The Mainstreaming of Ron Paul
For the past couple of months I’ve been writing about the “mainstreaming” of paleo-libertarian Ron Paul; he’s been a regular guest on Fox News and other networks, and his drones have been heavily involved in organizing “tea party” demonstrations. Lots of LGF readers didn’t want to believe this was happening.
Well, it really is happening.
The weird economic theories of Ron Paul are Winning GOP Converts.
A funny thing has started happening to Paul since his long-shot presidential campaign ended quietly in the summer of 2008. More Republicans have started listening to him. There are the media requests from Fox Business Channel and talk radio, where he’s given airtime to inveigh on sound money and macroeconomics. There is HR 1207 , the Federal Reserve Transparency Act of 2009, a bill that would launch an audit of the Federal Reserve System, and which has attracted 112 co-sponsors. When Paul introduced the Federal Reserve Board Abolition Act just two years ago, no other members of Congress signed on.
And then there are the luncheons. The off-the-record talks have brought in speakers such as ex-CIA counterterrorism expert Michael Scheuer, libertarian investigative reporter James Bovard, iconoclastic terrorism scholar Robert Pape, and George Washington University law professor Jonathan Turley. Perhaps the most influential guest has been Thomas Woods, a conservative scholar whose previous books include “The Politically Incorrect Guide to American History” and “Who Killed the Constitution?: The Fate of American Liberty from World War I to George W. Bush,” and whose current book “Meltdown” has inspired Rep. Michele Bachmann (R-Minn.) to question Fed Chairman Ben Bernanke and Treasury Secretary Tim Geithner about economic fundamentals.
Paul’s unexpected and sudden clout with his fellow Republicans — even some of Paul’s staff have been surprised with the momentum of his “Audit the Fed” bill — come as the GOP engages in a tortured internal dialogue about its future. Since January, no small number of new coalitions have formed between current members of Congress, former advisors to President George W. Bush, and perennial party leaders such as former Gov. Mitt Romney (R-Mass.) and former Gov. Jeb Bush (R-Fla.). Few of those conservatives, however, have spent much time criticizing the very foundations of America’s modern economic system and worrying about a 1929-style crash. Few of them had a drawer stuffed with off-brand economic ideas and forgotten libertarian texts, ready to explain what needed to be done. Ron Paul did, and as a result the ideas that made the Republican establishment irate enough to bounce him from a few primary debates are more popular than ever.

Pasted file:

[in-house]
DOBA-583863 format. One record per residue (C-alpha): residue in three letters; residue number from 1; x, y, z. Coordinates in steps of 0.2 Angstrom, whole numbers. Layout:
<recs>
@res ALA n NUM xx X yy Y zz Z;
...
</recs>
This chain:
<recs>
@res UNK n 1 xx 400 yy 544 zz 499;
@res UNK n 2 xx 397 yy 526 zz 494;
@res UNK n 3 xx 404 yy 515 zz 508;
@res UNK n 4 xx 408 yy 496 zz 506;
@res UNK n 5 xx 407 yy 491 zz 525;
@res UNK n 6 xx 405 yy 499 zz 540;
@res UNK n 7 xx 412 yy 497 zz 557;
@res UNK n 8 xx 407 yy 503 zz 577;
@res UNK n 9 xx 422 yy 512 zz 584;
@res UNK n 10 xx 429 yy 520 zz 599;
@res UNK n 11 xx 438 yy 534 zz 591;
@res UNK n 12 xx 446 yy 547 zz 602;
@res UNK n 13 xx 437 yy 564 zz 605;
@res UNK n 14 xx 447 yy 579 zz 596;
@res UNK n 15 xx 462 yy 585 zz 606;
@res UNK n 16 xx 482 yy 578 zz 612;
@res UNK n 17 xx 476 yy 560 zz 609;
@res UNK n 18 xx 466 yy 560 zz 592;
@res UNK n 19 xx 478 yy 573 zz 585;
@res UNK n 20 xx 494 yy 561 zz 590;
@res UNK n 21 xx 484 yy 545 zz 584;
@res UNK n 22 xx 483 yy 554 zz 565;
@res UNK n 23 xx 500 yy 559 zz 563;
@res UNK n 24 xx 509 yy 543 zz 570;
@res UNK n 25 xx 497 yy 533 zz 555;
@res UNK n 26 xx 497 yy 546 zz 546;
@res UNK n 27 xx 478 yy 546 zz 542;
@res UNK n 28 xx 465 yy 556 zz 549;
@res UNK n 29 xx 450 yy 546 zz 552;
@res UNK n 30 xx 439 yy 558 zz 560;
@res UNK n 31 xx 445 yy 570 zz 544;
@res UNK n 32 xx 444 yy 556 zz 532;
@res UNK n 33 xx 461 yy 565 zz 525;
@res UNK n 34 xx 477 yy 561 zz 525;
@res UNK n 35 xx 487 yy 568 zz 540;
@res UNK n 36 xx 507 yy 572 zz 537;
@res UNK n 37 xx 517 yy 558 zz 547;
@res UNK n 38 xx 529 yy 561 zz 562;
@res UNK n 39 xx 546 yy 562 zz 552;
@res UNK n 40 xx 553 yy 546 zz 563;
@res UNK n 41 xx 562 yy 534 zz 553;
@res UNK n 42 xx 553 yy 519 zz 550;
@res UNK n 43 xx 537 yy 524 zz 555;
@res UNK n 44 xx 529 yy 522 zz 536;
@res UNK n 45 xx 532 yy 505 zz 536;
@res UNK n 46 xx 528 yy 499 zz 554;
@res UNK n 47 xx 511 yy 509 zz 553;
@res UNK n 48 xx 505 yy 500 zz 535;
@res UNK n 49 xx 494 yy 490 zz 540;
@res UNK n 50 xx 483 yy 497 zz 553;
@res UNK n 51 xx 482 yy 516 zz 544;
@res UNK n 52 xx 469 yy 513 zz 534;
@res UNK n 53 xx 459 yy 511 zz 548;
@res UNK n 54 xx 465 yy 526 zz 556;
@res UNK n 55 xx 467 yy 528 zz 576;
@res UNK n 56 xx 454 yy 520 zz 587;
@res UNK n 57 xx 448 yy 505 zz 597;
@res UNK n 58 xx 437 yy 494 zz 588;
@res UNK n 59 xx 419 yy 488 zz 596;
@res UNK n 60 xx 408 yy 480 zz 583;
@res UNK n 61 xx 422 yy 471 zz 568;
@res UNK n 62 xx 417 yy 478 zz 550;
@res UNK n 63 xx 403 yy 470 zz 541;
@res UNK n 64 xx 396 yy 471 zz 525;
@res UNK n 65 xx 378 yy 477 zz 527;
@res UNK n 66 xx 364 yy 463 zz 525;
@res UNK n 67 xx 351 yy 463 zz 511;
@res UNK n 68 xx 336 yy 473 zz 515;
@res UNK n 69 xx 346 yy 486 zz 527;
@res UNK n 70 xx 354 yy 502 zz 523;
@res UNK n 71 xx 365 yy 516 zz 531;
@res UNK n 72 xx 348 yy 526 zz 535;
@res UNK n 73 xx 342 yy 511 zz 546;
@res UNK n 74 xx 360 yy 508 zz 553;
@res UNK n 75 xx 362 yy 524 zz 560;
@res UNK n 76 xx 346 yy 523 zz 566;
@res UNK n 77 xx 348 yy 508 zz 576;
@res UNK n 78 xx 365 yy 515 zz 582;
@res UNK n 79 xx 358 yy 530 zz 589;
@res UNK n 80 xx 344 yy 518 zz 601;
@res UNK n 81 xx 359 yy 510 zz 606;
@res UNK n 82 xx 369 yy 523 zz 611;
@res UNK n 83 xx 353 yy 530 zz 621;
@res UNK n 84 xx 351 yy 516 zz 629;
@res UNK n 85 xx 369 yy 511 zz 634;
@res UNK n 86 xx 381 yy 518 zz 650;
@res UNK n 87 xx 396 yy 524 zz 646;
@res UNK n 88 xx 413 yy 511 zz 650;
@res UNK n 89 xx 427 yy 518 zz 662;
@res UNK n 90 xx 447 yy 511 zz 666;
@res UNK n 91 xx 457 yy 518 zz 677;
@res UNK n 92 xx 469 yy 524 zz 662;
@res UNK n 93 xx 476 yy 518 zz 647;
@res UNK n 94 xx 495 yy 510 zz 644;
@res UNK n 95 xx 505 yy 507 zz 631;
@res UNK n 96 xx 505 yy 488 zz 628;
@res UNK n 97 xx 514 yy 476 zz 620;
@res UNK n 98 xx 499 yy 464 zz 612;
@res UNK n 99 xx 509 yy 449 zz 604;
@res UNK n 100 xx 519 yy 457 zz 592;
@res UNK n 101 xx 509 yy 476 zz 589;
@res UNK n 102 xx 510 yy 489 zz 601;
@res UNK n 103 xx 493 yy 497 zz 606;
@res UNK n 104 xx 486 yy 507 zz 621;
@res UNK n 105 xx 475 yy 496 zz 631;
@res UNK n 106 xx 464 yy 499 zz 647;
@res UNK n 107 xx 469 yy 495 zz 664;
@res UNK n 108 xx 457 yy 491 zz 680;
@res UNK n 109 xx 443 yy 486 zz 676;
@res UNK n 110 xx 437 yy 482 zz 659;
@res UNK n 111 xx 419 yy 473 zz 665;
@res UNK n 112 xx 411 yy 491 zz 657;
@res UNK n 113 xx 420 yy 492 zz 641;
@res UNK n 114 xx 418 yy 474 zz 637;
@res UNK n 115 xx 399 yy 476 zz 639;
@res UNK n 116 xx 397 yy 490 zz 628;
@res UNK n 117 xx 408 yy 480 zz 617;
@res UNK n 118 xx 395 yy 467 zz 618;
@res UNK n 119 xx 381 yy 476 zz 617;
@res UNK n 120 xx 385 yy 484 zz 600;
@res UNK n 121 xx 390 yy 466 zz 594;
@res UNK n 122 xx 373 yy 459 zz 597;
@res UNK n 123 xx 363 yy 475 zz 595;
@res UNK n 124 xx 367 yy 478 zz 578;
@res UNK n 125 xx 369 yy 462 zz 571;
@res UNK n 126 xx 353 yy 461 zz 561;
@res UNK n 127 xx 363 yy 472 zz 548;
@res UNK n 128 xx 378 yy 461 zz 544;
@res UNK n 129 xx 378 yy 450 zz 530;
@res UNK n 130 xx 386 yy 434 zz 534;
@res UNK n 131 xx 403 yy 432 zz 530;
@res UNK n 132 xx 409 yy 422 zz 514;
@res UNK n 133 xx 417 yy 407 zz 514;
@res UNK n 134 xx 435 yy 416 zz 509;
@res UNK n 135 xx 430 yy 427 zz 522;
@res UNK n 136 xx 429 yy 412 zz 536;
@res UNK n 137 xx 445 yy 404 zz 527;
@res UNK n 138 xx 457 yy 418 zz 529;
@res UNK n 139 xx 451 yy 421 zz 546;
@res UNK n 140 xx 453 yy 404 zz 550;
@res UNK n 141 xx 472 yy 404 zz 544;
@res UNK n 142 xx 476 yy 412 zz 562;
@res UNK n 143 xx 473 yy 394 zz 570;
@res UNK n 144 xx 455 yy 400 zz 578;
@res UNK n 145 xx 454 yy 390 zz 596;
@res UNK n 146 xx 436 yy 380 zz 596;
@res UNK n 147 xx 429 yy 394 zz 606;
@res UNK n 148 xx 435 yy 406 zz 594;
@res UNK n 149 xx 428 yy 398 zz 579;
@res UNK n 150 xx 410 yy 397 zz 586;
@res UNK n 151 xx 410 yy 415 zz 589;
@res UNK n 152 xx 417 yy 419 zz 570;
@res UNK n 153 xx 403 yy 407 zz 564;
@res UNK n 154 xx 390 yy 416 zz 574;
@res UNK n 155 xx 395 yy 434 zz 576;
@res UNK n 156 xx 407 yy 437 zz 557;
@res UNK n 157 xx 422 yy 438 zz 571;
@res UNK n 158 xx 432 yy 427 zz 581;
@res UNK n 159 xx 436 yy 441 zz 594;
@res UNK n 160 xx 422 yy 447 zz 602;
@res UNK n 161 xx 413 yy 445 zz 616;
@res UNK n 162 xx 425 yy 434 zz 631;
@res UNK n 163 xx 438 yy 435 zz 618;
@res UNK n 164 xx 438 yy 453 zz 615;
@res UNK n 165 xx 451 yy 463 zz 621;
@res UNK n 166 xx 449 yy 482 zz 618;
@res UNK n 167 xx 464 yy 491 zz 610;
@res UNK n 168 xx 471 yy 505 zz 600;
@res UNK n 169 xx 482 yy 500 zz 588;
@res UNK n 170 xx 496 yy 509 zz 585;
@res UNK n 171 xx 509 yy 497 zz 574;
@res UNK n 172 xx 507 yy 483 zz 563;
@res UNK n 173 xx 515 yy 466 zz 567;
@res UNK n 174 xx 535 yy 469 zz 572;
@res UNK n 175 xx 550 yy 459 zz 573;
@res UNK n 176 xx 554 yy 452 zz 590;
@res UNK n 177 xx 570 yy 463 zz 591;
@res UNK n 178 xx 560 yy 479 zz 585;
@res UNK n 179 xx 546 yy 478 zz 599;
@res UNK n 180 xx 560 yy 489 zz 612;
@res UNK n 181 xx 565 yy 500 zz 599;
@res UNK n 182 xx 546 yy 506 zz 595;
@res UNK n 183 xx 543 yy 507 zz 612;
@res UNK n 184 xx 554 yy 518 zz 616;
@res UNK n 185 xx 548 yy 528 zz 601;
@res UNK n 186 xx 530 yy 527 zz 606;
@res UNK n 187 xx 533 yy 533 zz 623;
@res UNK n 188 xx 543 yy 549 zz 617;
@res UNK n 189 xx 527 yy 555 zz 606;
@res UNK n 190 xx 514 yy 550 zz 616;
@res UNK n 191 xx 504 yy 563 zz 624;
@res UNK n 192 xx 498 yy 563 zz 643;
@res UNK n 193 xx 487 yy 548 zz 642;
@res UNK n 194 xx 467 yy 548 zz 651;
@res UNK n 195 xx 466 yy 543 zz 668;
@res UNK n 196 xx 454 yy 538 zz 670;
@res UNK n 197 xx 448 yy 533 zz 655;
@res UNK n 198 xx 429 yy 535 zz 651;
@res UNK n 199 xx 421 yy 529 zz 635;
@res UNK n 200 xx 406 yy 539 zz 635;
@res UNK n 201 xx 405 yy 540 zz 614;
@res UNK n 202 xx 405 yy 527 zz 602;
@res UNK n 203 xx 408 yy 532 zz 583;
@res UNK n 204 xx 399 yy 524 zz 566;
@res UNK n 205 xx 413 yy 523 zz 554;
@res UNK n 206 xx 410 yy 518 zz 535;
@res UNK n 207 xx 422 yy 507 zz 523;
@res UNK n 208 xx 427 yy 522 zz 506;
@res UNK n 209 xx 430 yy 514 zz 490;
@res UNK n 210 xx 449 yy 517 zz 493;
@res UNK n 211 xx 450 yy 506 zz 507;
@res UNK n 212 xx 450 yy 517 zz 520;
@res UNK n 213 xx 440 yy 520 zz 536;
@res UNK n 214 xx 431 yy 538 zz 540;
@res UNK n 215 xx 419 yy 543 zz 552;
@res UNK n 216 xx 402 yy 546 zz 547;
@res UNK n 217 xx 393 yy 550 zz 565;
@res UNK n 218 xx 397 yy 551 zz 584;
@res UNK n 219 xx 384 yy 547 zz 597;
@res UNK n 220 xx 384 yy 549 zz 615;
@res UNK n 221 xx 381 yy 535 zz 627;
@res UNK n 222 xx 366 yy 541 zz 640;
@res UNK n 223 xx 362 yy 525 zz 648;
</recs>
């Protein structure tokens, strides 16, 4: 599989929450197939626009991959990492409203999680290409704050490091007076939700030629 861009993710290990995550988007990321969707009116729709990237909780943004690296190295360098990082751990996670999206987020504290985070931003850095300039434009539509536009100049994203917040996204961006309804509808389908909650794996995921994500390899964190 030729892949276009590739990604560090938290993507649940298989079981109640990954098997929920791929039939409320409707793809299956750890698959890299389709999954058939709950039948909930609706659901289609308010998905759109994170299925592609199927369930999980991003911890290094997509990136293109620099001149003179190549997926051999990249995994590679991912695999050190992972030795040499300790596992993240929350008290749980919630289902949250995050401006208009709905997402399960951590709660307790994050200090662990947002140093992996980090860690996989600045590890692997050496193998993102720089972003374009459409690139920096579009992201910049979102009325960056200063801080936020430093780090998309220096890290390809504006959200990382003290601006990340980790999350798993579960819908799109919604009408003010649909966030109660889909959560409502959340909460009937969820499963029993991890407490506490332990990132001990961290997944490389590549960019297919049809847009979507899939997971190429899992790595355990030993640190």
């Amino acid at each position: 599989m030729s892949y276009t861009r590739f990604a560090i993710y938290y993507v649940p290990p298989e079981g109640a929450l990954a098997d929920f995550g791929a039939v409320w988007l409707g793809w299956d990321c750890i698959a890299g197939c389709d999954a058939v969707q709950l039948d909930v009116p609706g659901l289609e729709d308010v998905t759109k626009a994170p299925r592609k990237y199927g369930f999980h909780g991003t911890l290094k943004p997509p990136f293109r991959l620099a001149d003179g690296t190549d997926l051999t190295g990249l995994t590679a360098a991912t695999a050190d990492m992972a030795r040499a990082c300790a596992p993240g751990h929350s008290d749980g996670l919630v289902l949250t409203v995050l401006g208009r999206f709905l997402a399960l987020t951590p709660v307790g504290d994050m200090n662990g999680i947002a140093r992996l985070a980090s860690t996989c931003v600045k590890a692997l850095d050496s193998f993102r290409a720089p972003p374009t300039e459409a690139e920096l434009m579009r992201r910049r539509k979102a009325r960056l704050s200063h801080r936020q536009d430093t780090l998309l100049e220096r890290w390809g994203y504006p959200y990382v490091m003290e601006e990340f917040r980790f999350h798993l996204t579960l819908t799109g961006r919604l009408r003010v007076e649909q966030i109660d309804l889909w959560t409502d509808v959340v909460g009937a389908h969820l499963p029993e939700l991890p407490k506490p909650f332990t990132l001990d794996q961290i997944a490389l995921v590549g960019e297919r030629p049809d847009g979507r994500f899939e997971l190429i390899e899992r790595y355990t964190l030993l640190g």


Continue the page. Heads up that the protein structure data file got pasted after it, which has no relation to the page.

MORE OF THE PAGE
And chief among these new converts — one of the very kookiest Representatives in Congress, Michele Bachmann, the one-woman GOP anti-science crusader.
But the most prominent new face is Bachmann, the rising conservative star who left C-SPAN and YouTube watchers scratching their heads with a constitutional grilling that seemed to puzzle Geithner. “What provision in the Constitution could you point to to give authority for the actions that have been taken by the Treasury since March of ‘08?” asked Bachmann during a hearing on March 24. “What in the Constitution could you point to to give authority to the Treasury’s extraordinary actions that have been taken?”
Bachmann “goes to these luncheons on a weekly basis,” said Debbee Keller, Bachmann’s press secretary. Keller noted that Bachmann was reading “Meltdown,” which argues that the New Deal failed and that the Federal Reserve is responsible for the current economic crisis. “Just as Austrian theory suggests,” wrote Woods, “the Fed’s mischief was responsible for the Great Depression.”
“I had a feeling she’d have some interest in the book,” said Woods, “because she asked some good questions. She was taking notes. She was asking if this or that point could be found in the book. I thought I recognized a sincere person who wanted knowledge, not the usual politician who couldn’t care less about what the truth is and just wanted to propagandize.”
Paul didn’t take credit for turning Bachmann on to Austrian theory (”He’ll give credit to everyone on the planet except himself,” laughed Woods) but said he was pleased to see more members of Congress delving into economics. “She’s very open to studying,” said Paul. “In fact, she’s been working really hard to get me back to Minneapolis. She says, ‘You’ll get such a great reception there!’”
And Ron Paul’s oldest racist friends, the John Birch Society, couldn’t be happier about his new legitimacy.
It’s been a rapid rise for an idea that, only months ago, was located firmly in the political fringe. The John Birch Society, the far-right group that Paul has often defended from media criticism, was one of the first groups to encourage members to contact their members of Congress to support an audit of the Fed.
This is a deeply disturbing development; for more reasons why Ron Paul should not be brought into the mainstream of the GOP, see: Angry White Man - The bigoted past of Ron Paul.
I’m under no illusions that the GOP will pay attention to me, but isn’t there anyone in the party who sees how disastrous this is becoming?